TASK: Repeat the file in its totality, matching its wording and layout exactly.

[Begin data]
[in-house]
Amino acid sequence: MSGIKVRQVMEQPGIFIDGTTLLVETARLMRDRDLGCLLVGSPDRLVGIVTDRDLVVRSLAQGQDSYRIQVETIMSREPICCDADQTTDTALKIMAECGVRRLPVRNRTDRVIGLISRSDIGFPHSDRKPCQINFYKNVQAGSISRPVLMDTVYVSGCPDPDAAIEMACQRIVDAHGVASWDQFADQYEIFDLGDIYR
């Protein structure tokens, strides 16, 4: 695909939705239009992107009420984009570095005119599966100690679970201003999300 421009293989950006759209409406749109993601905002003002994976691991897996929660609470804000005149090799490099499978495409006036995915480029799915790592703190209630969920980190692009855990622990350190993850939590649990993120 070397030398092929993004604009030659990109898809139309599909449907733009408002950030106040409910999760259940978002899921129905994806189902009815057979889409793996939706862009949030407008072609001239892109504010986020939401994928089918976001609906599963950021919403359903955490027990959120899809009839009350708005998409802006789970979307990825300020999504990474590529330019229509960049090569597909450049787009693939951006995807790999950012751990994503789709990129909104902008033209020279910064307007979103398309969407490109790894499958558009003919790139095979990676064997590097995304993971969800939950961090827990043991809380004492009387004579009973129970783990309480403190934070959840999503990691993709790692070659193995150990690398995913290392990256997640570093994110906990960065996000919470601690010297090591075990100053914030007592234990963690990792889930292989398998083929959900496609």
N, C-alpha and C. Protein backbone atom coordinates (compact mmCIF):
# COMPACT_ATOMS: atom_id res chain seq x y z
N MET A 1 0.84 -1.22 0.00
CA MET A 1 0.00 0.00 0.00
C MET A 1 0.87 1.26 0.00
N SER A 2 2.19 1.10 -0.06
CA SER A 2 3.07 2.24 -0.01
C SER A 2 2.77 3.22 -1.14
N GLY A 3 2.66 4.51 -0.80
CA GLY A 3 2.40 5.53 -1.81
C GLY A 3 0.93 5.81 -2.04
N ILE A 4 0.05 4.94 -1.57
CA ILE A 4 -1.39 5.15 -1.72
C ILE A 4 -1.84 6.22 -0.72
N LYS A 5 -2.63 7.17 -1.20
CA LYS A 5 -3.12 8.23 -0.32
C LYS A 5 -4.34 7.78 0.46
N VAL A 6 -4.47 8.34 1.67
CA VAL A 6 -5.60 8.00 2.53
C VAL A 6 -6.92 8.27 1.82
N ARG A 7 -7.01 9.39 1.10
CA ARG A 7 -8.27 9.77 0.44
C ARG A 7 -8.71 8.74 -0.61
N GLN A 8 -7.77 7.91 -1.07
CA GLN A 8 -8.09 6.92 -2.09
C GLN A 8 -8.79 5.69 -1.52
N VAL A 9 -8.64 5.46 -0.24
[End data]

[in-house]
Amino acid sequence: MSGIKVRQVMEQPGIFIDGTTLLVETARLMRDRDLGCLLVGSPDRLVGIVTDRDLVVRSLAQGQDSYRIQVETIMSREPICCDADQTTDTALKIMAECGVRRLPVRNRTDRVIGLISRSDIGFPHSDRKPCQINFYKNVQAGSISRPVLMDTVYVSGCPDPDAAIEMACQRIVDAHGVASWDQFADQYEIFDLGDIYR
């Protein structure tokens, strides 16, 4: 695909939705239009992107009420984009570095005119599966100690679970201003999300 421009293989950006759209409406749109993601905002003002994976691991897996929660609470804000005149090799490099499978495409006036995915480029799915790592703190209630969920980190692009855990622990350190993850939590649990993120 070397030398092929993004604009030659990109898809139309599909449907733009408002950030106040409910999760259940978002899921129905994806189902009815057979889409793996939706862009949030407008072609001239892109504010986020939401994928089918976001609906599963950021919403359903955490027990959120899809009839009350708005998409802006789970979307990825300020999504990474590529330019229509960049090569597909450049787009693939951006995807790999950012751990994503789709990129909104902008033209020279910064307007979103398309969407490109790894499958558009003919790139095979990676064997590097995304993971969800939950961090827990043991809380004492009387004579009973129970783990309480403190934070959840999503990691993709790692070659193995150990690398995913290392990256997640570093994110906990960065996000919470601690010297090591075990100053914030007592234990963690990792889930292989398998083929959900496609």
N, C-alpha and C. Protein backbone atom coordinates (compact mmCIF):
# COMPACT_ATOMS: atom_id res chain seq x y z
N MET A 1 0.84 -1.22 0.00
CA MET A 1 0.00 0.00 0.00
C MET A 1 0.87 1.26 0.00
N SER A 2 2.19 1.10 -0.06
CA SER A 2 3.07 2.24 -0.01
C SER A 2 2.77 3.22 -1.14
N GLY A 3 2.66 4.51 -0.80
CA GLY A 3 2.40 5.53 -1.81
C GLY A 3 0.93 5.81 -2.04
N ILE A 4 0.05 4.94 -1.57
CA ILE A 4 -1.39 5.15 -1.72
C ILE A 4 -1.84 6.22 -0.72
N LYS A 5 -2.63 7.17 -1.20
CA LYS A 5 -3.12 8.23 -0.32
C LYS A 5 -4.34 7.78 0.46
N VAL A 6 -4.47 8.34 1.67
CA VAL A 6 -5.60 8.00 2.53
C VAL A 6 -6.92 8.27 1.82
N ARG A 7 -7.01 9.39 1.10
CA ARG A 7 -8.27 9.77 0.44
C ARG A 7 -8.71 8.74 -0.61
N GLN A 8 -7.77 7.91 -1.07
CA GLN A 8 -8.09 6.92 -2.09
C GLN A 8 -8.79 5.69 -1.52
N VAL A 9 -8.64 5.46 -0.24